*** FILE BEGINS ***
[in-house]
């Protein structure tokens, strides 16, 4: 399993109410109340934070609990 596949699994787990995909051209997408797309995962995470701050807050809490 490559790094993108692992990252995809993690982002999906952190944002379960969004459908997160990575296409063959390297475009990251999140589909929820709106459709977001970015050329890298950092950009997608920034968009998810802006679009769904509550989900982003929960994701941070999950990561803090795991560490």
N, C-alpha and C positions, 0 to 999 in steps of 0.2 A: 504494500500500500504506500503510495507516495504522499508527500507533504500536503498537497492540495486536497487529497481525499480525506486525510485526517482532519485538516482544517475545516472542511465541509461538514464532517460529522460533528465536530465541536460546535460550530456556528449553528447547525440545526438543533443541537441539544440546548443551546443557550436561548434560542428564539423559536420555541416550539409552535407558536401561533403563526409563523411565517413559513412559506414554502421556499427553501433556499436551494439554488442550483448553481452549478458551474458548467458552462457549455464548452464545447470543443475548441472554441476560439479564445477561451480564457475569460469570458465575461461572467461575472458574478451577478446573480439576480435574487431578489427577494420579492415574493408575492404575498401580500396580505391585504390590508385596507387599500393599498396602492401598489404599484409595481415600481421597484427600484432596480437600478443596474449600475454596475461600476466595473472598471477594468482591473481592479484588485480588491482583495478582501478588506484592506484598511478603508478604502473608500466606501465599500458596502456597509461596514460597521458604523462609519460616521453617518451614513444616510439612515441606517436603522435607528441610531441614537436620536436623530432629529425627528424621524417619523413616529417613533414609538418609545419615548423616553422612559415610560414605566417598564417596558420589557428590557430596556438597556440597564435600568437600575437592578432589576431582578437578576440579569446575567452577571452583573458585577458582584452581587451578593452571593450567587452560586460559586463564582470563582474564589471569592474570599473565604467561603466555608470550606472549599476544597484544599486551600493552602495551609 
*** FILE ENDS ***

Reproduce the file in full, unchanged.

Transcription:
[in-house]
């Protein structure tokens, strides 16, 4: 399993109410109340934070609990 596949699994787990995909051209997408797309995962995470701050807050809490 490559790094993108692992990252995809993690982002999906952190944002379960969004459908997160990575296409063959390297475009990251999140589909929820709106459709977001970015050329890298950092950009997608920034968009998810802006679009769904509550989900982003929960994701941070999950990561803090795991560490």
N, C-alpha and C positions, 0 to 999 in steps of 0.2 A: 504494500500500500504506500503510495507516495504522499508527500507533504500536503498537497492540495486536497487529497481525499480525506486525510485526517482532519485538516482544517475545516472542511465541509461538514464532517460529522460533528465536530465541536460546535460550530456556528449553528447547525440545526438543533443541537441539544440546548443551546443557550436561548434560542428564539423559536420555541416550539409552535407558536401561533403563526409563523411565517413559513412559506414554502421556499427553501433556499436551494439554488442550483448553481452549478458551474458548467458552462457549455464548452464545447470543443475548441472554441476560439479564445477561451480564457475569460469570458465575461461572467461575472458574478451577478446573480439576480435574487431578489427577494420579492415574493408575492404575498401580500396580505391585504390590508385596507387599500393599498396602492401598489404599484409595481415600481421597484427600484432596480437600478443596474449600475454596475461600476466595473472598471477594468482591473481592479484588485480588491482583495478582501478588506484592506484598511478603508478604502473608500466606501465599500458596502456597509461596514460597521458604523462609519460616521453617518451614513444616510439612515441606517436603522435607528441610531441614537436620536436623530432629529425627528424621524417619523413616529417613533414609538418609545419615548423616553422612559415610560414605566417598564417596558420589557428590557430596556438597556440597564435600568437600575437592578432589576431582578437578576440579569446575567452577571452583573458585577458582584452581587451578593452571593450567587452560586460559586463564582470563582474564589471569592474570599473565604467561603466555608470550606472549599476544597484544599486551600493552602495551609 